The Buzz: California Common Cause asks FPPC to investigate mystery Arizona money

10/20/2012 12:00 AM

10/19/2012 10:22 PM

State investigation sought into $11 million donation

As details emerge about an Arizona nonprofit that dumped $11 million into California politics this week, California Common Cause called Friday for an investigation into who's behind the money.

The group asked the state's political watchdog agency to examine Phoenix-based Americans for Responsible Leadership and its contribution to a committee backing Proposition 32, and opposing Gov. Jerry Brown's Proposition 30.

"You know, $11 million doesn't just drop out of the sky," said Derek Cressman, Western regional director for Common Cause.

The group has not reported its donors to officials in either Arizona or California.

In its request to the Fair Political Practices Commission, Common Cause suggested the group is part of a larger effort that includes national conservative political activists with deep pockets such as Charles and David Koch and Republican strategist Karl Rove (Rove's American Crossroads shares an office suite with the lawyers who incorporated Americans for Responsible Leadership).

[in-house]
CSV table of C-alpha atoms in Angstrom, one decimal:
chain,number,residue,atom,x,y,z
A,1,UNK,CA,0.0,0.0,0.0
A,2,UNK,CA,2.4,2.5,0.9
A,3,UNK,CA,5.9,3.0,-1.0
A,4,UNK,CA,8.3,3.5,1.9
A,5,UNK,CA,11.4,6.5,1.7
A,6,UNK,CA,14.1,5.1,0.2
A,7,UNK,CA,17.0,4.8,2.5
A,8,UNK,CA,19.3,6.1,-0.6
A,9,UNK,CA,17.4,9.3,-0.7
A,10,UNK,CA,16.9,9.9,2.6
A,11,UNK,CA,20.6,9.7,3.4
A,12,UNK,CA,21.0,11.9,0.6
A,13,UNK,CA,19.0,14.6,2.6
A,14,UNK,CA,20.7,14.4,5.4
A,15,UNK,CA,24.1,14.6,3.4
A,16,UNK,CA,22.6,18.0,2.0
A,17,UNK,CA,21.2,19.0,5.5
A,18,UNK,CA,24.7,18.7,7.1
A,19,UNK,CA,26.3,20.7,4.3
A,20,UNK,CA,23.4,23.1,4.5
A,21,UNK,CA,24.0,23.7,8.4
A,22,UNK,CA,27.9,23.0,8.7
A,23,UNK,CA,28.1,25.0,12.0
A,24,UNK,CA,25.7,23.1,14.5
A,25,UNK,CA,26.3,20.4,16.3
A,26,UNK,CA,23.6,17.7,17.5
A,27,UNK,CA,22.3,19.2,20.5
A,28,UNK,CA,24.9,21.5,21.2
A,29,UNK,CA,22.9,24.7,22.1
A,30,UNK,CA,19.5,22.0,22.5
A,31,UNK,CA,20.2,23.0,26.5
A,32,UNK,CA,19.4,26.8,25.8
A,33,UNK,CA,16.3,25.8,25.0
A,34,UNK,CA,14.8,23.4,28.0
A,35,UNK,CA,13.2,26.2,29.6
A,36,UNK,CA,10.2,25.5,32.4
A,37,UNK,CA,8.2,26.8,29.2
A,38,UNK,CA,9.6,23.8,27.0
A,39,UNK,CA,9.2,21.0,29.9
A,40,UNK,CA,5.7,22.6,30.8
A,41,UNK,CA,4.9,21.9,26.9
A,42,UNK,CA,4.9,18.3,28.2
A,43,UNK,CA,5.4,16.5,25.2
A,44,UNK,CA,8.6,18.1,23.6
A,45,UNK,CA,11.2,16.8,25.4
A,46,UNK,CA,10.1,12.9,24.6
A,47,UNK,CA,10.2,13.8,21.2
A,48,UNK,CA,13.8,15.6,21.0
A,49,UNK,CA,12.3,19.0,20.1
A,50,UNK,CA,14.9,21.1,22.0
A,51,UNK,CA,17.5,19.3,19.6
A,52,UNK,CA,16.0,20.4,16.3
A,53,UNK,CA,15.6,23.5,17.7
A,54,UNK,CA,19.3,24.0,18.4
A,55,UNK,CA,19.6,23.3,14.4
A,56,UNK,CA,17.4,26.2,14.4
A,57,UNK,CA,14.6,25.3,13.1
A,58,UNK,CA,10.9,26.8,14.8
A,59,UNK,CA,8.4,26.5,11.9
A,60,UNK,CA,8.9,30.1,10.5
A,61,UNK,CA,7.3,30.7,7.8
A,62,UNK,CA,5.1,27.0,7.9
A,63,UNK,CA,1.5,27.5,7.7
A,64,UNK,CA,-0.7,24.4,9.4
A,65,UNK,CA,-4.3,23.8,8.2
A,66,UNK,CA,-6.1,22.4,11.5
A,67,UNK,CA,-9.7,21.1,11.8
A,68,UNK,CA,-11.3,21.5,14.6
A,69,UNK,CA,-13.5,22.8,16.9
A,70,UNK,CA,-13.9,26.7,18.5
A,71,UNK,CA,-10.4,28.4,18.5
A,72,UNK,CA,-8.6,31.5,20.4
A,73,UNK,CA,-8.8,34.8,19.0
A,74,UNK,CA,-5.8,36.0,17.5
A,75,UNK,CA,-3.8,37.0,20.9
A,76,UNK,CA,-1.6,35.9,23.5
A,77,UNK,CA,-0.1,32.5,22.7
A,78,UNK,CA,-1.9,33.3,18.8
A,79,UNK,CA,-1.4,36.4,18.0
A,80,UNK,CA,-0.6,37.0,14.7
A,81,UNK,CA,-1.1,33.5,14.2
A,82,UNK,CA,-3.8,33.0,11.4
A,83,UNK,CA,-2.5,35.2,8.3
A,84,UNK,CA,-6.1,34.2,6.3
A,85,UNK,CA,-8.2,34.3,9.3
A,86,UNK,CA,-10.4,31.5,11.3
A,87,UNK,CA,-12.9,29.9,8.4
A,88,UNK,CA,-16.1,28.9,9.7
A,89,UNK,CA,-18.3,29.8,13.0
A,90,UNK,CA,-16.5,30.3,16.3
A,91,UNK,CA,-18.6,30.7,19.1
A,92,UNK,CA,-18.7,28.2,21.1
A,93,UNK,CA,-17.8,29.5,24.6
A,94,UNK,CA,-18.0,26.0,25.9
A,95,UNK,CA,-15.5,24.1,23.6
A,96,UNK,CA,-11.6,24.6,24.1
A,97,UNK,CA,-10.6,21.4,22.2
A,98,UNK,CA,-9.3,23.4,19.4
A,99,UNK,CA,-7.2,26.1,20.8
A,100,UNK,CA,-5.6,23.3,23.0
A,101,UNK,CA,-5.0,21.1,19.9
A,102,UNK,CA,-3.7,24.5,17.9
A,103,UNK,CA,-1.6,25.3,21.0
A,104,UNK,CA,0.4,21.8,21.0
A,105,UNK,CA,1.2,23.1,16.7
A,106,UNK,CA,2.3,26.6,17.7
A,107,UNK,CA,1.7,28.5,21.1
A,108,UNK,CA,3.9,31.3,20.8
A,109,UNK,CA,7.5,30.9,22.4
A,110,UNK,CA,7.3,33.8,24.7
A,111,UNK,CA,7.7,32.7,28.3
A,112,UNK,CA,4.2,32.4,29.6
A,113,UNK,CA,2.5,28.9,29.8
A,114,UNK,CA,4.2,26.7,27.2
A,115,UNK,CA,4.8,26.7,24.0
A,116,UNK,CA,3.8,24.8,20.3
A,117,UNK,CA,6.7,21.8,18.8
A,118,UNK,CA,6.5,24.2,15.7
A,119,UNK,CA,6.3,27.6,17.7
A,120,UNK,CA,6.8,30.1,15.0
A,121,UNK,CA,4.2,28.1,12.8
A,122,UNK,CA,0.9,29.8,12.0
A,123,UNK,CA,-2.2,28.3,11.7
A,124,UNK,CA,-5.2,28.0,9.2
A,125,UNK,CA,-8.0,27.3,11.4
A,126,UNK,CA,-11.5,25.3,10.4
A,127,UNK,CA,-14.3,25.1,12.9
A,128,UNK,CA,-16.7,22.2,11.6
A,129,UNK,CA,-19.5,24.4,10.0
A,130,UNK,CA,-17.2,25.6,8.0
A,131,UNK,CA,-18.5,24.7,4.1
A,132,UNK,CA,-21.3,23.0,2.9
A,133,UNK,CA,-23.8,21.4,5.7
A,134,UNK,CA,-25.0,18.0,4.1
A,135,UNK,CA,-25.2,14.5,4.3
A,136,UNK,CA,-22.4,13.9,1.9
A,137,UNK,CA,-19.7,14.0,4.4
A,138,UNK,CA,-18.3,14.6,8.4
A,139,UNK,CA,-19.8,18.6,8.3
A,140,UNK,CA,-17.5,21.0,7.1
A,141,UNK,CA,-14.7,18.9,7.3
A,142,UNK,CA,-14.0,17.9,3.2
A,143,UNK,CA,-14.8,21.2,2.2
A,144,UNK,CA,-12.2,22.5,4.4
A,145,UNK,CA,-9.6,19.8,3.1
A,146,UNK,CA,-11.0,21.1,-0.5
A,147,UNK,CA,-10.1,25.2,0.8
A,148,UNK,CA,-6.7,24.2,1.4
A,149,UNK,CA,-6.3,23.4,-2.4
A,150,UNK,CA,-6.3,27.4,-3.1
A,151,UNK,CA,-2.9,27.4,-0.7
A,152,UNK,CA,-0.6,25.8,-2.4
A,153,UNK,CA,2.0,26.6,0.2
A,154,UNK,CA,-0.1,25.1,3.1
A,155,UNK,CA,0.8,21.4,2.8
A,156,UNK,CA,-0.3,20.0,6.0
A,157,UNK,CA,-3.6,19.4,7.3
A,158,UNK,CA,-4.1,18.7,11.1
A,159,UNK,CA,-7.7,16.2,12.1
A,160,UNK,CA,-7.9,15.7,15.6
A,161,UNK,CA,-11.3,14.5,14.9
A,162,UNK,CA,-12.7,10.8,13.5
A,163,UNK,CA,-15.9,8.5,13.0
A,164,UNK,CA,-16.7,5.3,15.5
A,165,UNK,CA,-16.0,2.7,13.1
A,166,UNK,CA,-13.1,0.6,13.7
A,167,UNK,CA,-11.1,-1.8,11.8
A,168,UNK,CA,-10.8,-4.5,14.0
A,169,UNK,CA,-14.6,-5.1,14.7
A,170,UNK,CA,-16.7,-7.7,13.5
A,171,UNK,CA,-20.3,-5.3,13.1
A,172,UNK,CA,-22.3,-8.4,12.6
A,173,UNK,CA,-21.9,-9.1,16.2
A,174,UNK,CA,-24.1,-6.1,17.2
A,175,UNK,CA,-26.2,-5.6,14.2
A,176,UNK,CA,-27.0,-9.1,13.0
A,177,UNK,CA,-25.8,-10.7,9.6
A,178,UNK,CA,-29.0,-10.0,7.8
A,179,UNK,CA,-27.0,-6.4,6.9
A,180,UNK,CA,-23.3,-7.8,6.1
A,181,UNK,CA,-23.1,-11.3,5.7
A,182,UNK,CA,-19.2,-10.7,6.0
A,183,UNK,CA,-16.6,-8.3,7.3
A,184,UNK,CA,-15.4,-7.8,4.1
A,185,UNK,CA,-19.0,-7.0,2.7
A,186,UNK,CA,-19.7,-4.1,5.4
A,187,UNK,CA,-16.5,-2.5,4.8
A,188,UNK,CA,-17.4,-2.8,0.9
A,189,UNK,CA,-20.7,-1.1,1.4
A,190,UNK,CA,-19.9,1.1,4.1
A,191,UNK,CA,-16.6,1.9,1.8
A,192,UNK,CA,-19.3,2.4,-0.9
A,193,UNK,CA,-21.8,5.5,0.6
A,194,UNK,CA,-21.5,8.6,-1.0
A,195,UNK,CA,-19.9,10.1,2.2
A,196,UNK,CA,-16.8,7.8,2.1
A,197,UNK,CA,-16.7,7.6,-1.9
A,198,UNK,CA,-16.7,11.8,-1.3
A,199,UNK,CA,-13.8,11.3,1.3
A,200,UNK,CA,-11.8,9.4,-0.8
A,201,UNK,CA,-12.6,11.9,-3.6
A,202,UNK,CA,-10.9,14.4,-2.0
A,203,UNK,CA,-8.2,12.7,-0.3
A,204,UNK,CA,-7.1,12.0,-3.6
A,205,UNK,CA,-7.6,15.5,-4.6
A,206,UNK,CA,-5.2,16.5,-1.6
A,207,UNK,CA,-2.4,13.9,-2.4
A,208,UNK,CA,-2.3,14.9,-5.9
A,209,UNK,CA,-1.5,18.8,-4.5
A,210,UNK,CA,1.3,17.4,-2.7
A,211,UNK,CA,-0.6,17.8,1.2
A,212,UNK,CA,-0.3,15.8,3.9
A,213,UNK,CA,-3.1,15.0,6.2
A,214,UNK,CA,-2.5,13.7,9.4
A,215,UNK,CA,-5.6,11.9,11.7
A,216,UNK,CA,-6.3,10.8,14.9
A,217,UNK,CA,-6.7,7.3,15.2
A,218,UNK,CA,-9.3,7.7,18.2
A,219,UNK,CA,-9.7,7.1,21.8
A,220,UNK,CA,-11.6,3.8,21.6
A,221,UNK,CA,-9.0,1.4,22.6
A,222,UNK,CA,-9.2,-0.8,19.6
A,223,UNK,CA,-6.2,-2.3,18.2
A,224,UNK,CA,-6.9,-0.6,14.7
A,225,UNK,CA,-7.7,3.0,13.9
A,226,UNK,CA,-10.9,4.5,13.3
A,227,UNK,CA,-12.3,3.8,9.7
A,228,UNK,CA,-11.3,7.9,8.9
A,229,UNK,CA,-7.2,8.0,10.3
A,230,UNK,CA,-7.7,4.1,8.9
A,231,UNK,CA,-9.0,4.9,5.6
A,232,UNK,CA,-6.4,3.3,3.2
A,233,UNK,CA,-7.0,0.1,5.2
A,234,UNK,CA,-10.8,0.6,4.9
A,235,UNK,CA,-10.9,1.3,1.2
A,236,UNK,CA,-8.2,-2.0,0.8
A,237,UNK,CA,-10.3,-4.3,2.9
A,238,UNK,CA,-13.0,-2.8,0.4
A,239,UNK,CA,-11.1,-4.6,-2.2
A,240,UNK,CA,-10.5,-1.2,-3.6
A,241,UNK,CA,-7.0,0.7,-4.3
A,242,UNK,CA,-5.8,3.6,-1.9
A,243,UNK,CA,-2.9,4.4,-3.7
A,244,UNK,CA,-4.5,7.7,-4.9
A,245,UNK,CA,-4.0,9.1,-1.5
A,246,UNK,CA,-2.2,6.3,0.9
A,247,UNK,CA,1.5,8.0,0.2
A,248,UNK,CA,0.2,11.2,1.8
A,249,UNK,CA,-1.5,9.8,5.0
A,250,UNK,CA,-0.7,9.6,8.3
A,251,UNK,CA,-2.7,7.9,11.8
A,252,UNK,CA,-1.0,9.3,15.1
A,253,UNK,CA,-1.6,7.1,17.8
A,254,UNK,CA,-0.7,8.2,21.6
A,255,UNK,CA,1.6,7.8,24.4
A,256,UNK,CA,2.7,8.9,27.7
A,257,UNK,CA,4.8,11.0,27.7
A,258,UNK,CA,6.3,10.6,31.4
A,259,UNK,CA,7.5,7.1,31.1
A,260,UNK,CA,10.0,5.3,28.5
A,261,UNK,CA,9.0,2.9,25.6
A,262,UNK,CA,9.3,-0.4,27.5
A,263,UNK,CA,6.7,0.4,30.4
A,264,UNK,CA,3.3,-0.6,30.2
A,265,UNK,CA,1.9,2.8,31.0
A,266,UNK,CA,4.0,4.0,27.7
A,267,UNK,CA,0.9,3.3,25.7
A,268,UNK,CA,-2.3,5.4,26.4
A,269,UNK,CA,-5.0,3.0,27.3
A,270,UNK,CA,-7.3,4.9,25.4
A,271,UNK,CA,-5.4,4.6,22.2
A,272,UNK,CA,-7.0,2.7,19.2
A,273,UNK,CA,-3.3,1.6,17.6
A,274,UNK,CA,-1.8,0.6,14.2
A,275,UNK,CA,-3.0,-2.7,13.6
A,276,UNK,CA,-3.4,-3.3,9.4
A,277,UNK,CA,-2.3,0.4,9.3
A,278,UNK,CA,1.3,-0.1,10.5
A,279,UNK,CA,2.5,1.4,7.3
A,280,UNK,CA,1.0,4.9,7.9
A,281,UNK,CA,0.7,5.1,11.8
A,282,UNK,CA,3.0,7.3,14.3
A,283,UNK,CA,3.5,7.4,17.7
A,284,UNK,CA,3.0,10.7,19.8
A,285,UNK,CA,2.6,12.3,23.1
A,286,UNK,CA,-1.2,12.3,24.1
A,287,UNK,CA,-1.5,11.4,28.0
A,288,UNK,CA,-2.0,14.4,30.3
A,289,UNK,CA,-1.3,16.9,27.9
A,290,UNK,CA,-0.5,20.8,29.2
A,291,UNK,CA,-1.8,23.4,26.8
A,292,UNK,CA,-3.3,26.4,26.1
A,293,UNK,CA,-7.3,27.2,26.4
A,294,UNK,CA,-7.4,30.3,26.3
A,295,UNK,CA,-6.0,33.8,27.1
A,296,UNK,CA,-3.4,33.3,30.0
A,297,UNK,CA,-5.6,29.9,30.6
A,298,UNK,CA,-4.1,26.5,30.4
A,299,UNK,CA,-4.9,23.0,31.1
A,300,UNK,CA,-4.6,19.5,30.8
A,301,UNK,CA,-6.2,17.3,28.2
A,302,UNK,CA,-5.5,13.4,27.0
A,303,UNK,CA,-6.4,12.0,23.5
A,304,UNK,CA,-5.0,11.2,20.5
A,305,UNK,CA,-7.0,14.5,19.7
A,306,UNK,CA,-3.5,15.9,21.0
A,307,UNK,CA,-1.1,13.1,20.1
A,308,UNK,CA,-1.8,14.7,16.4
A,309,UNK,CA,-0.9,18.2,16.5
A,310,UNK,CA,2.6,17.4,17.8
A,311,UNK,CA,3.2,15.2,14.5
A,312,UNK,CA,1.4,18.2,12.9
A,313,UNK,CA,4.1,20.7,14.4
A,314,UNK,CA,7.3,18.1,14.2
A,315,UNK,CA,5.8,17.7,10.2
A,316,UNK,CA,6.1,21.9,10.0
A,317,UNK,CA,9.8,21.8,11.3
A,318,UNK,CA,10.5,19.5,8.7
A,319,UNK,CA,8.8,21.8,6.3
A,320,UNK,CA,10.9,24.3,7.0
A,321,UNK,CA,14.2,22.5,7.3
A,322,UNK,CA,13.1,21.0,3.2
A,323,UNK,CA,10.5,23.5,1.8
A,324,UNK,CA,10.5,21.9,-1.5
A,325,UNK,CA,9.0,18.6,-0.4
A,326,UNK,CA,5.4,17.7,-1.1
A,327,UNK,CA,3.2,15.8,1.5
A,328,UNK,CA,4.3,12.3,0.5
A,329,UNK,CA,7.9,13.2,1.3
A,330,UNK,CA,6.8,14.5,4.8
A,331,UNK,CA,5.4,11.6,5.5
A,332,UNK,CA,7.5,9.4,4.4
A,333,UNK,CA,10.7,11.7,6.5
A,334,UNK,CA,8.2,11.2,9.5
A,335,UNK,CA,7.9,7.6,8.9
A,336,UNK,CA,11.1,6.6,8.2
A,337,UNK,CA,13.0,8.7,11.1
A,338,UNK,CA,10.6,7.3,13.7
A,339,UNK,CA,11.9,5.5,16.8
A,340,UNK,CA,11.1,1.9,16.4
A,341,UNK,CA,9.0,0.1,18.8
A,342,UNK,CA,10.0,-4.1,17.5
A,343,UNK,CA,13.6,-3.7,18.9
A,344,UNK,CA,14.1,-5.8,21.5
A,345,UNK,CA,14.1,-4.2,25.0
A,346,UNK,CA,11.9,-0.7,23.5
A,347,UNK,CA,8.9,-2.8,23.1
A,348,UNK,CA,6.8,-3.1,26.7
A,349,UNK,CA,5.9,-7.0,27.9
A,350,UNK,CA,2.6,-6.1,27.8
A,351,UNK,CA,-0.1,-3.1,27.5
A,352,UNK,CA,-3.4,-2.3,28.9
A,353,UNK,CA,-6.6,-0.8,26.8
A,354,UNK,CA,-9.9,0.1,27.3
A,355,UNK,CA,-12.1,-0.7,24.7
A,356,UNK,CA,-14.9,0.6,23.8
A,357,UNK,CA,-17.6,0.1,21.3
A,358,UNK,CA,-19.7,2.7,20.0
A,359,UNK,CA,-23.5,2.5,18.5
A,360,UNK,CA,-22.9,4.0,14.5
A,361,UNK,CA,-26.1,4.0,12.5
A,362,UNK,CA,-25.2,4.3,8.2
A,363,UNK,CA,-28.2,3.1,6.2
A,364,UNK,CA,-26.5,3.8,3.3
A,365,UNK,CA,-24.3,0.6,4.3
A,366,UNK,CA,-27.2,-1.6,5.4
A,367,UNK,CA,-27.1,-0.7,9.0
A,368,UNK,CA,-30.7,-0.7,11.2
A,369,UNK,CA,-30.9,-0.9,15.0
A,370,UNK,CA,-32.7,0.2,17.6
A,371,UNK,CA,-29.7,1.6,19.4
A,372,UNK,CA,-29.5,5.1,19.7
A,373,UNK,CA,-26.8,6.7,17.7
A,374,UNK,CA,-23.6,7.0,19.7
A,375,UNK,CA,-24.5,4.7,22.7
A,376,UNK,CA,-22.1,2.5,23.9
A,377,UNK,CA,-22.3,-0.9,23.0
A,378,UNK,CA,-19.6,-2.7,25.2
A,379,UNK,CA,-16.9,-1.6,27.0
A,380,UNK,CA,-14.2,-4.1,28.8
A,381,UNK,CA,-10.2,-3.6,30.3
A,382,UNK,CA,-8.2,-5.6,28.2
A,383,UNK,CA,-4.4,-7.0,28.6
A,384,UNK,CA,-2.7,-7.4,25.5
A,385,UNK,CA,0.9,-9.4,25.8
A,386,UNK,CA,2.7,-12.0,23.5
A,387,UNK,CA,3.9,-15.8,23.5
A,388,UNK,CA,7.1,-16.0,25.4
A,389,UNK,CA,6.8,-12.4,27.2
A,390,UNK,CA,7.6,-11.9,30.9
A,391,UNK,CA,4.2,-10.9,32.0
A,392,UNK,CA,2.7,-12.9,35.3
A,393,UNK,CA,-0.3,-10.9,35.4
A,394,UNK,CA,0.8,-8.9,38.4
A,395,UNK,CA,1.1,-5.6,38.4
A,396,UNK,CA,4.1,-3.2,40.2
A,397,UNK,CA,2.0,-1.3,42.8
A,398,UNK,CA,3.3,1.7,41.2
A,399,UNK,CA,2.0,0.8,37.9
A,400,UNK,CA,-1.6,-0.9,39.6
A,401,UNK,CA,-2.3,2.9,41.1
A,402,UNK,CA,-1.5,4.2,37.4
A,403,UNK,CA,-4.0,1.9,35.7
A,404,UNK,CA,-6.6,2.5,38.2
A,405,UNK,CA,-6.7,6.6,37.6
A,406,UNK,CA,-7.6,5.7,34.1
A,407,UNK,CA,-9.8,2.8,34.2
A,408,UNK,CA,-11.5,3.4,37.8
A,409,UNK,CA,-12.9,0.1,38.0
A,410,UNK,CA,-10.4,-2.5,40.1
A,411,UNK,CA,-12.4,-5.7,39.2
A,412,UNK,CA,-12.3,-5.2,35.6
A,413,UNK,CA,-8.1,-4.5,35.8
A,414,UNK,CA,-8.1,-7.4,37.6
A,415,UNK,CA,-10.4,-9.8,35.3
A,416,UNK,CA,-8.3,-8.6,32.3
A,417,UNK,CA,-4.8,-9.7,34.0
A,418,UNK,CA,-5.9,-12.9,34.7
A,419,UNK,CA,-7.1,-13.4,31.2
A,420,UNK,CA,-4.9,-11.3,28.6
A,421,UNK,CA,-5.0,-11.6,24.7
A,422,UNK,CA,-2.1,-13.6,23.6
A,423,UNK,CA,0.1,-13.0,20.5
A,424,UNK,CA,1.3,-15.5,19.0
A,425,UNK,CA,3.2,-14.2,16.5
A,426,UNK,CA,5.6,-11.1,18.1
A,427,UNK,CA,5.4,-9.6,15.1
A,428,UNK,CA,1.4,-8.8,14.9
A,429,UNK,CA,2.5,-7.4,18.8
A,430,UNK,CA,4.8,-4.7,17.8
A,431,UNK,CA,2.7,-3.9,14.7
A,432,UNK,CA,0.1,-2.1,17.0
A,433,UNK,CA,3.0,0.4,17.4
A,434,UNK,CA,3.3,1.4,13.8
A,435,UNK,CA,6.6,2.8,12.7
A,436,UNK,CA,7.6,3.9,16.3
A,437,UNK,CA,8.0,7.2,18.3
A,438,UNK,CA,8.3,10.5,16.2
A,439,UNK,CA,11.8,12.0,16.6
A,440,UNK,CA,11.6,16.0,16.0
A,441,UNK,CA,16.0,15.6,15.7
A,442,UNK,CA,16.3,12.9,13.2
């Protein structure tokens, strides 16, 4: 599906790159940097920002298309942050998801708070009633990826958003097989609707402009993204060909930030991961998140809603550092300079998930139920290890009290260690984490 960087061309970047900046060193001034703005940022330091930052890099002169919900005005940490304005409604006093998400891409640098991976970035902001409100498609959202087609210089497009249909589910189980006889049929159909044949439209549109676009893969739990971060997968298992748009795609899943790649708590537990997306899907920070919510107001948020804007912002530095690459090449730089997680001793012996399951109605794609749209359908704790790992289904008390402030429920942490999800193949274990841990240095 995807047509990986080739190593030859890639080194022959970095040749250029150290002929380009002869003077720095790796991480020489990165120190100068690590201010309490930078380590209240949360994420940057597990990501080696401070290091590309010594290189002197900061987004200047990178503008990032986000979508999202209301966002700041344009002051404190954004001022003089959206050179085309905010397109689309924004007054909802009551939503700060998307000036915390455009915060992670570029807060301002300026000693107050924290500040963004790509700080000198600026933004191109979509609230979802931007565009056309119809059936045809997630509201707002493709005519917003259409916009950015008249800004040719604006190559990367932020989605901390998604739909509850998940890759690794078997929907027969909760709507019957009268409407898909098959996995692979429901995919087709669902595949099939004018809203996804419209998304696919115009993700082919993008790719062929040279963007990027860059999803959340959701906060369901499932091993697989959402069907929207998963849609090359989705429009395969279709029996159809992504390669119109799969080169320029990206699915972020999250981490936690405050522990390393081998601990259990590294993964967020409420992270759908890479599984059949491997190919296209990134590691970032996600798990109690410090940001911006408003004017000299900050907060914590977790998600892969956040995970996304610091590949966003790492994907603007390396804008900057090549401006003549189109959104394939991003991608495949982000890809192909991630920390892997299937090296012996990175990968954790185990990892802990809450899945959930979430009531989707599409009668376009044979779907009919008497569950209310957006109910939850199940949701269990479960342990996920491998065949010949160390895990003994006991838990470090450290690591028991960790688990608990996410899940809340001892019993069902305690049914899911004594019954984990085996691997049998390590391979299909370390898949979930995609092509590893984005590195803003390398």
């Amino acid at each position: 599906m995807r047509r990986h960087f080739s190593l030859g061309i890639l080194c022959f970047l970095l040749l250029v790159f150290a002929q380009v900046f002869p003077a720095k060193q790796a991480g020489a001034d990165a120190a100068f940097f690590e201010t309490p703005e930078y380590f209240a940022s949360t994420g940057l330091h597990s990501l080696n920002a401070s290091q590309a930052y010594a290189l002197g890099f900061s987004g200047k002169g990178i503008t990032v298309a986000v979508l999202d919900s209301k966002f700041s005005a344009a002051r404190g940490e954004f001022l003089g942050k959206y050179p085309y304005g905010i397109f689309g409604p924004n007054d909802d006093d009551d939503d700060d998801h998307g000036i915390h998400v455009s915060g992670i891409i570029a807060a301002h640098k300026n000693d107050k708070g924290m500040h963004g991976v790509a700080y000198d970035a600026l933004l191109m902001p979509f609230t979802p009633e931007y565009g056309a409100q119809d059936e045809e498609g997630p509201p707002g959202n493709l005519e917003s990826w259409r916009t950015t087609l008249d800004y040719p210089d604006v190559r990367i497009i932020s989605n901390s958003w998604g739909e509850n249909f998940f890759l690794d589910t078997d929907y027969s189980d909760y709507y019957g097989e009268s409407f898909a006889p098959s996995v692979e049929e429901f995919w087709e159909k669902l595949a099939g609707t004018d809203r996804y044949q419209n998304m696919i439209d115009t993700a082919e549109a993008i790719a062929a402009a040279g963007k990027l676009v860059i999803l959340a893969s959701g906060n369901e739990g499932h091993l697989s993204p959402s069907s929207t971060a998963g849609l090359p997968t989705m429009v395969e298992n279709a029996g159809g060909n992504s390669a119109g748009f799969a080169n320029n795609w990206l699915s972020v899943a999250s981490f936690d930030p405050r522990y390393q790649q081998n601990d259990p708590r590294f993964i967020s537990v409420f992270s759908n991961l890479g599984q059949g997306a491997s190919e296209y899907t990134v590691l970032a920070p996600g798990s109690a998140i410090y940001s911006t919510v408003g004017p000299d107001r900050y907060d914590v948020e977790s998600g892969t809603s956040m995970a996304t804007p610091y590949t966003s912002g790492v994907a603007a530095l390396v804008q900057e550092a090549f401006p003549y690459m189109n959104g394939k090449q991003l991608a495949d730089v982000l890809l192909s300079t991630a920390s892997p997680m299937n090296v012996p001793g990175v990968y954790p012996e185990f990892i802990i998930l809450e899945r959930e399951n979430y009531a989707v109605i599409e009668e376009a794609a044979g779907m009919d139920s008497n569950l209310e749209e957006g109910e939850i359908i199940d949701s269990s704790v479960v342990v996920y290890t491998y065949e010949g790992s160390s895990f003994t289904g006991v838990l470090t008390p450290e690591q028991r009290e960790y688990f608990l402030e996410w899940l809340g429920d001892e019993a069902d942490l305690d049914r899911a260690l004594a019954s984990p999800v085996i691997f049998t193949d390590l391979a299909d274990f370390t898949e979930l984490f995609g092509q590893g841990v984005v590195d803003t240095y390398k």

Common Cause cites new campaign disclosure rules as the basis for an investigation. But even if the FPPC agrees, it's likely it would drag on well after the Nov. 6 election.

CAPITOL WATCH

Firefighters are marking the 10th anniversary of the California Firefighters Memorial in Capitol Park this weekend, starting with an evening vigil Friday and continuing today with the annual memorial ceremony at 11:30 a.m. honoring the fallen. Organizers say that 40 more names will be added to the 1,200 or so that are already etched into the memorial wall.

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"The main objection is they are a state agency and they should be focusing on getting students to graduate from college."

HECTOR BARAJAS, Senate Republican Caucus spokesman, complaining to the Los Angeles Times that a first-ever report card – in which California State University administrators graded legislators on their votes on education-related bills – wasn't a proper use of taxpayer resources

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